Oscar’s sad demise takes no shine off a Golden fighter
Plus, Azim living the dream and Foster shows “records are for DJs”
In 2004, I travelled to Las Vegas to witness Oscar De La Hoya’s audacious attempt to wrestle the WBC, WBA and IBF middleweight titles from Bernard Hopkins. De La Hoya and Hopkins are now friends and company associates. Back then, Oscar’s audacious leap of faith and weight was strictly business.
I’ve always been a massive Oscar De La Hoya fan. During a 16-year career his enthusiasm to constantly fight the best, win or lose, stood out like a sore thumb in boxing’s repetitive dance of duckers and divers.
For a man who started off his title career at super-featherweight, De La Hoya had no place competing up at 160. The “Golden Boy'' had been lucky to squeeze past WBO champion Felix Sturm when he first tested the water some three months prior to the Hopkins bout. At the end of 12 close rounds HBO had Sturm winning. He outlanded the title challenger consistently, making De La Hoya look heavy and sluggish.
Photo credit: Top Rank/Sportsnet
On any other night Sturm would have deservedly retained his belt. However, having already seen Hopkins win earlier in the evening against Robert Allen, with such a profitable future event riding on Oscar getting the win over Sturm, it was with an inevitable roll of the eyes that De La Hoya took the title by three identical scores of 115-113.
Sturm headed back to Germany with no belt but great credit in the bank for his performance. Oscar scraped through by the fibre of his bootlaces and Hopkins also breathed a sigh of relief. The officials had guaranteed Bernard the big pay day that a fight with Oscar De La Hoya always generated.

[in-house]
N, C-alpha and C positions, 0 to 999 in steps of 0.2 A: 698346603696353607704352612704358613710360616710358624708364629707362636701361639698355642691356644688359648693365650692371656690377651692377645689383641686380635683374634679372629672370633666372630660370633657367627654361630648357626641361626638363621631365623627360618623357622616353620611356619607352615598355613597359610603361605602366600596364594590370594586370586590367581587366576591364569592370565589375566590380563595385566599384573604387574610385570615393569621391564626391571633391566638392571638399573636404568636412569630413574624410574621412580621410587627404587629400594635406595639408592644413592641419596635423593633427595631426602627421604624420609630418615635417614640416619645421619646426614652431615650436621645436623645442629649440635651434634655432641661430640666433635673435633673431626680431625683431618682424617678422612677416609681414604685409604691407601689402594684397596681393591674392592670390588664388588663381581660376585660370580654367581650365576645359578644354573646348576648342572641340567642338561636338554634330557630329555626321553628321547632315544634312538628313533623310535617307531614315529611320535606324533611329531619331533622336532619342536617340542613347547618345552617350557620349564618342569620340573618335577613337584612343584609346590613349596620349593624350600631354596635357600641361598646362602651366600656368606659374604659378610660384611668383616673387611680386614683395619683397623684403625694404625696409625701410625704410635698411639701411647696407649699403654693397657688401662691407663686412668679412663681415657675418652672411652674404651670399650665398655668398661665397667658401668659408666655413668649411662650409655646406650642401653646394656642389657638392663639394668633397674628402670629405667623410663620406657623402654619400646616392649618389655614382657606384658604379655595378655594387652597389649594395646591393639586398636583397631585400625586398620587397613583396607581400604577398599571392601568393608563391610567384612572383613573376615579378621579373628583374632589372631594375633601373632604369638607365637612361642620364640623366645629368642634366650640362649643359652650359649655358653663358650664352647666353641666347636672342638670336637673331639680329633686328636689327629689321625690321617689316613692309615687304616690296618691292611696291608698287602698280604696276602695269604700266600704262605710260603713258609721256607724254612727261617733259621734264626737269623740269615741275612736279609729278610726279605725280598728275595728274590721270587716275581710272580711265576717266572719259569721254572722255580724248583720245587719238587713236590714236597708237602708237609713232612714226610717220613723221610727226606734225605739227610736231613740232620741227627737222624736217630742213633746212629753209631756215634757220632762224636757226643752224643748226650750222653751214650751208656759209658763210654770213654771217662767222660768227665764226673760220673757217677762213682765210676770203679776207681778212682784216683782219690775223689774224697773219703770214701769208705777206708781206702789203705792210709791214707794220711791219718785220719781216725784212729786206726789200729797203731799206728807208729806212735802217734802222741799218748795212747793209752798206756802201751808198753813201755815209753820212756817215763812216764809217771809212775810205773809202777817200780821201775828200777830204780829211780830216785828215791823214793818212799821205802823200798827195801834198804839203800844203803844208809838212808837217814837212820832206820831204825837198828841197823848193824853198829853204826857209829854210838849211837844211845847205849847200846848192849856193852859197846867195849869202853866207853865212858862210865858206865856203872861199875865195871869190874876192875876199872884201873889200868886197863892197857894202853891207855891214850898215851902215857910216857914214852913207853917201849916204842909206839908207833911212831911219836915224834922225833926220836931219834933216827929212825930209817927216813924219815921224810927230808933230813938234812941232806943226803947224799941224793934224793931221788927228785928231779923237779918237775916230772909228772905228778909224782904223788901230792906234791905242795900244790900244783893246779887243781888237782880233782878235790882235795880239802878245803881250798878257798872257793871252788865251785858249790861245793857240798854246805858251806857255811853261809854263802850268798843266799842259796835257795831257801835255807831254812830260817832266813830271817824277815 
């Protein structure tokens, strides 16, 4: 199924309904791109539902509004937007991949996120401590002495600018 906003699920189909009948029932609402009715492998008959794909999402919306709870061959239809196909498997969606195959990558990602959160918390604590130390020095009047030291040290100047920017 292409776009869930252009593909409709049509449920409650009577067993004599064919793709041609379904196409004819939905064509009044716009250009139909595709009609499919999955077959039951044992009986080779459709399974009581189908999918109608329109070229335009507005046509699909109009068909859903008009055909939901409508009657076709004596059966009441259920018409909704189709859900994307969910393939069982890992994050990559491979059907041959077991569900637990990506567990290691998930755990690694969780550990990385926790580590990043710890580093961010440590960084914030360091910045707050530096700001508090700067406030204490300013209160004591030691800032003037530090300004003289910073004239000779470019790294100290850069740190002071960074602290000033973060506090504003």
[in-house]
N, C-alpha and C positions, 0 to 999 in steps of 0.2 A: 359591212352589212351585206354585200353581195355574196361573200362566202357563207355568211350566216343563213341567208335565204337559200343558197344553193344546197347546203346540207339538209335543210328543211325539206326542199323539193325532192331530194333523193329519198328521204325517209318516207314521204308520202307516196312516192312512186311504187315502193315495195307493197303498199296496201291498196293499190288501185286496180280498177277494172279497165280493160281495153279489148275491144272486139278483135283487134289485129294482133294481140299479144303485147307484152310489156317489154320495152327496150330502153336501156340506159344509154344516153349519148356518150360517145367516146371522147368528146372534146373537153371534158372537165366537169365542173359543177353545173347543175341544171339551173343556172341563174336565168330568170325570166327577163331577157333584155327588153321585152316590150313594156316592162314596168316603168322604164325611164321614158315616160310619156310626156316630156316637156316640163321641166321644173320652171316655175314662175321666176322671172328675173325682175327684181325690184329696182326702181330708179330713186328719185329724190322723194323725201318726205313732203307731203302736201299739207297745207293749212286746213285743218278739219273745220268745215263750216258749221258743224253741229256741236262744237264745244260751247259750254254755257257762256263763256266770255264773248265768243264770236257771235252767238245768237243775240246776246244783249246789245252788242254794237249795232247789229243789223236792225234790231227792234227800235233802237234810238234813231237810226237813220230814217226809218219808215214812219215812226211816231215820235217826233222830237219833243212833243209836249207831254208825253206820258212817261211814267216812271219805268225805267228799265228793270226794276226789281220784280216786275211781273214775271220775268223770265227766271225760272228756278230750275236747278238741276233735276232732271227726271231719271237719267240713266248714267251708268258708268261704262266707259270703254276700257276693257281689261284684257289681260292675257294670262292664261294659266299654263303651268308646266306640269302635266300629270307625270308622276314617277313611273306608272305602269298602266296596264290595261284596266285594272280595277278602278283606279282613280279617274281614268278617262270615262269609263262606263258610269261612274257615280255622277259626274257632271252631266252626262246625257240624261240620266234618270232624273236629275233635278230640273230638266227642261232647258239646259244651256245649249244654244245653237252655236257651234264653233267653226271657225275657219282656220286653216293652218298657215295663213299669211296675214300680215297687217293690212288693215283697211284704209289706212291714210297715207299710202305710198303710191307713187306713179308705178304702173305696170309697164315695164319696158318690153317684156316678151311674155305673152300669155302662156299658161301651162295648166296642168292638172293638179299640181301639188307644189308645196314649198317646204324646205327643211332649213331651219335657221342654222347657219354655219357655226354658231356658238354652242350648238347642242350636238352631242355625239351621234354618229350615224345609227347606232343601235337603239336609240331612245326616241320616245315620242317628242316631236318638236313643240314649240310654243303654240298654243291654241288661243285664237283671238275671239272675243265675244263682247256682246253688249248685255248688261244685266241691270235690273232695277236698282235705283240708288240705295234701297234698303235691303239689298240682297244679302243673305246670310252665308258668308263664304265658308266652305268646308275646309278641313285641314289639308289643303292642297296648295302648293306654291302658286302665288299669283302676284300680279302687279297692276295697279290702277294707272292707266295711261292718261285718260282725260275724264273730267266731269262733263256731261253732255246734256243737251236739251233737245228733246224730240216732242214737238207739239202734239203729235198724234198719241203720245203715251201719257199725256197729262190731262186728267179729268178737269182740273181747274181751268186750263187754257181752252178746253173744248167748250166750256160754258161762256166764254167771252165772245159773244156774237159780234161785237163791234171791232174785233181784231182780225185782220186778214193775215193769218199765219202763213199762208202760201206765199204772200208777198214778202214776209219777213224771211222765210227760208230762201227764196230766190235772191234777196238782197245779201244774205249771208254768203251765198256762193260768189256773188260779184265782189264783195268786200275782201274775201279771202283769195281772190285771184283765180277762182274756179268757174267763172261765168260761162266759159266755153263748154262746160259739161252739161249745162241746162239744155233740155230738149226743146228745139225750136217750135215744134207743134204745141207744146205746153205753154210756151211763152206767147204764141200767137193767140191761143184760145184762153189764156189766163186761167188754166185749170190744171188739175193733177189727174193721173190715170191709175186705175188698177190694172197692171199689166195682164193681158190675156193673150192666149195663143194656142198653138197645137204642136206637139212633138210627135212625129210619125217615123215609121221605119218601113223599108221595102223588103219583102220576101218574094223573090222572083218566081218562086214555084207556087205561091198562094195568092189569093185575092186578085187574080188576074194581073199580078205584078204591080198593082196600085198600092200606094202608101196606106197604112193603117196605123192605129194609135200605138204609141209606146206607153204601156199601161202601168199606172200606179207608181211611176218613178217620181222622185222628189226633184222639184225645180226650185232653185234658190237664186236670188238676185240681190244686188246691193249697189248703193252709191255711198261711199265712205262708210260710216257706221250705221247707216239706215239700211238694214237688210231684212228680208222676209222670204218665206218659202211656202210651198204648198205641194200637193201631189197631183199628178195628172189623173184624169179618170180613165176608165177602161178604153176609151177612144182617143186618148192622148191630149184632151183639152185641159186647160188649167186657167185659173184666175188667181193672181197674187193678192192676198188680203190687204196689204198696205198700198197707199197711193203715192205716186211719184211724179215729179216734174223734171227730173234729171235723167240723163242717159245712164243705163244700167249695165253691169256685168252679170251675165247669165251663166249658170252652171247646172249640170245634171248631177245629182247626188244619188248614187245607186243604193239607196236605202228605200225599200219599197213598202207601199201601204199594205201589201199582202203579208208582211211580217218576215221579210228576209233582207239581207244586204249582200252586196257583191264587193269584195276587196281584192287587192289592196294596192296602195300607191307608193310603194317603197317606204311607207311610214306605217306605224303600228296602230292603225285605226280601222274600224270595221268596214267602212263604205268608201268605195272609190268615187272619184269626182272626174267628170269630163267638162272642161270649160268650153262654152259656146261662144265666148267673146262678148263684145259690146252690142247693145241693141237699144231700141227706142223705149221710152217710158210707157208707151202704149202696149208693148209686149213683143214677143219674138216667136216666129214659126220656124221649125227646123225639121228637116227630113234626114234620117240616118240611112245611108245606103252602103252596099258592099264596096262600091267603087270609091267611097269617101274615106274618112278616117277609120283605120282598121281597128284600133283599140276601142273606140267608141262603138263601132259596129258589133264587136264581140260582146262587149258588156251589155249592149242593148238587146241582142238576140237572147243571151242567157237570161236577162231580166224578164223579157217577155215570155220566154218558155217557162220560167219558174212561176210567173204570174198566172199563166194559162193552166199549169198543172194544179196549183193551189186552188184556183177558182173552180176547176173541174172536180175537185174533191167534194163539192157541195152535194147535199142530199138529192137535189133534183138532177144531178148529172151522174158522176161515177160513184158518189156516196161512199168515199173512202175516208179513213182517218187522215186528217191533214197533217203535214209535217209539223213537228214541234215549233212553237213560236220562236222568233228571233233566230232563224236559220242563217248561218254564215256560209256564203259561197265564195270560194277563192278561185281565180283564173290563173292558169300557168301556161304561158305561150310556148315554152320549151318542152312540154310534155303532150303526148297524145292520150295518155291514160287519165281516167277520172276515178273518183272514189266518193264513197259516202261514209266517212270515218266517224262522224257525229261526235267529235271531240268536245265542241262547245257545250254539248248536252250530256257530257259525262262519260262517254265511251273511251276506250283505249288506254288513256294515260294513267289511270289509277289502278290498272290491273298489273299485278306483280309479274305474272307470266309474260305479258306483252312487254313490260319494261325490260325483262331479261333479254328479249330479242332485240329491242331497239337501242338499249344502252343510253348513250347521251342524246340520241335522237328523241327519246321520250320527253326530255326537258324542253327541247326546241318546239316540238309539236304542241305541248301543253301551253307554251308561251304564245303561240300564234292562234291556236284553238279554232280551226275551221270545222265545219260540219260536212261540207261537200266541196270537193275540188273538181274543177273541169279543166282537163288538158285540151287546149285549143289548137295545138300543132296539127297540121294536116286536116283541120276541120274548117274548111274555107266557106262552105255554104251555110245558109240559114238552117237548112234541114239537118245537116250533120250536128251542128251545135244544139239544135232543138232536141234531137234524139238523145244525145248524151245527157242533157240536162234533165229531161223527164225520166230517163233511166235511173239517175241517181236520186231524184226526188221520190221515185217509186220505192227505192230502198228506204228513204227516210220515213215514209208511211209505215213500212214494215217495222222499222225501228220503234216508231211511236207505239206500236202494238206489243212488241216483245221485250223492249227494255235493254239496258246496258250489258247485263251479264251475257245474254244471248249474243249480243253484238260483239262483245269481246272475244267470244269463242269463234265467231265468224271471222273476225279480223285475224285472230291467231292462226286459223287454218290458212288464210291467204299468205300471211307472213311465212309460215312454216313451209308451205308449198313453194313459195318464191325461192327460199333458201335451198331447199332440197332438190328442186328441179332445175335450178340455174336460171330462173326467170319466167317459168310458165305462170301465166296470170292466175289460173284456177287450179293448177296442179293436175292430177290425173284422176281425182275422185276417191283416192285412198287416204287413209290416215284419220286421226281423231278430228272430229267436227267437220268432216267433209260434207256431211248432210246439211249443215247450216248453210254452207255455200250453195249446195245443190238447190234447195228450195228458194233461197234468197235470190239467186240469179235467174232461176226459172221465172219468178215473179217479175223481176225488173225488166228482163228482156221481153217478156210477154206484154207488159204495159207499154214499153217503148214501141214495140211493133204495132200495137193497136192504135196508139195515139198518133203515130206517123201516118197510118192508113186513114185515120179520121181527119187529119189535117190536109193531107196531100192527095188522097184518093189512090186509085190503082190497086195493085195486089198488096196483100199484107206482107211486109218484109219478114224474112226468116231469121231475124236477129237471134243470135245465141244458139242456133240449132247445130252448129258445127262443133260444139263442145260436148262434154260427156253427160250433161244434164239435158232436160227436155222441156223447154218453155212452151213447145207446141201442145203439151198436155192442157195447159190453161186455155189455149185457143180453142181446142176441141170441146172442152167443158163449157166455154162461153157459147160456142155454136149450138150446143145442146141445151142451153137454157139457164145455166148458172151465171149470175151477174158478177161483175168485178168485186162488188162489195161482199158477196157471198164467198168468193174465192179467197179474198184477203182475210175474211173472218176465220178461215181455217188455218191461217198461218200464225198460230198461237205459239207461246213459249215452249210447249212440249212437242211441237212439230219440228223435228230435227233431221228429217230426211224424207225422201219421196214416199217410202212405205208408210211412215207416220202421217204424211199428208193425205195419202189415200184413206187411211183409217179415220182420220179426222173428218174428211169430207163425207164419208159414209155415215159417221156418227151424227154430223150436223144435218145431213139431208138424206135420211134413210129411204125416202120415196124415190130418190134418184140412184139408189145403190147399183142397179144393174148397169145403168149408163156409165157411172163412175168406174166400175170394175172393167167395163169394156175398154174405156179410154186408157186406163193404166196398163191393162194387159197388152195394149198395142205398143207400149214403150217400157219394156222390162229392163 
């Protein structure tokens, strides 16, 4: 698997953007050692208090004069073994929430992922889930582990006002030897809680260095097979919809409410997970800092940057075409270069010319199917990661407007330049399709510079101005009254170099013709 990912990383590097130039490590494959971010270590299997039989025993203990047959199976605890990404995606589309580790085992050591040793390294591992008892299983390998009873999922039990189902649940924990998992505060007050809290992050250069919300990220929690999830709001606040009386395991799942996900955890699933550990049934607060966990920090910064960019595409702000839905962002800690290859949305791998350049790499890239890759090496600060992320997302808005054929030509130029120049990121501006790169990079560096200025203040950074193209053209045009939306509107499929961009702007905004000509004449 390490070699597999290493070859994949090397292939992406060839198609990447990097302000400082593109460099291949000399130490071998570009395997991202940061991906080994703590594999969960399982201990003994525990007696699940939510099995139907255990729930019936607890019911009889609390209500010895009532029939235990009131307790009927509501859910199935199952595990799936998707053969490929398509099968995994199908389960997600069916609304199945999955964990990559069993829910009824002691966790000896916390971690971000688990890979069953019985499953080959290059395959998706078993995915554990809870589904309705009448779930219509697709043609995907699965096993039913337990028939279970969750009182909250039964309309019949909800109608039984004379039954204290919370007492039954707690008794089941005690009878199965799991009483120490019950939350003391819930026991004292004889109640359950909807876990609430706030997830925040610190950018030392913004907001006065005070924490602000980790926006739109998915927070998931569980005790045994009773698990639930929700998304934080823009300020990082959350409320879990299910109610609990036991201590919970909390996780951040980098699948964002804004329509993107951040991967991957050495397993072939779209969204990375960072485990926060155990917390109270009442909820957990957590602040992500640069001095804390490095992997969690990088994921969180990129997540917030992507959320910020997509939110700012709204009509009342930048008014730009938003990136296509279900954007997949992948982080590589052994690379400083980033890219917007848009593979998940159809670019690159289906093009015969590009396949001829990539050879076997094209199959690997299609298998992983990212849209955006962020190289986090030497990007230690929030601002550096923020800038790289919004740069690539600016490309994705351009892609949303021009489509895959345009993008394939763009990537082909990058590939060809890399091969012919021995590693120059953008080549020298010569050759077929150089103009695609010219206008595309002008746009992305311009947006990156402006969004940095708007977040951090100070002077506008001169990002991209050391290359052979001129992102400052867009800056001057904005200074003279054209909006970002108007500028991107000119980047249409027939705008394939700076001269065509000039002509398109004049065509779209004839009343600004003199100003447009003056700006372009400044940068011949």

When they eventually met, “The Executioner” stopped De La Hoya with a body shot in the ninth round. Despite some flashes of hand speed that excited a pro-Oscar crowd, he was too small for B-Hop and the veteran’s size and quality won through.
Tucked away in the nosebleed section, I was so far back that I could barely see the final punch landing. A fellow reveller, sensibly armed with a pair of binoculars, later suggested that the loser had thrown the fight. I didn’t buy that then and I don’t buy it now. For all of his faults, quitting wasn’t Oscar’s style.
While I still don’t believe a man of Oscar’s ring pedigree would attempt to explicitly throw fights, he has been involved in some dubious out-of-the-ring incidents, increasing as the years go by. Stories of current and past infringements concerning De La Hoya have taken the glean off his golden persona. Once a highly skilled ring technician, modern day fans snigger at the Botox-ridden caricature who repeatedly puts his foot in it at best and dodges malicious allegations at worst.
Oscar’s struggles with substances are well documented. The darker side of his interactions with women occasionally flare up. Fresh accusations and tales from yesteryear float in and out of the public realm. The infamous photographs of his personal proclivities are used by boxing rivals as a cruel beating stick.
Presently, De La Hoya enjoys a sizable personal fortune and operates under a lucrative contract with TV sports outlet DAZN. However, the dates appear to be subtly drying up and public relationships with some of his prize assets draw constant scrutiny.
Ryan Garcia regularly haggles for improved terms and sometimes works in spite of his promoter rather than in tune with him. Oscar’s most lucrative source of prizefighting income, Canelo Alvarez, battered and bruised his way out of a contract to go solo.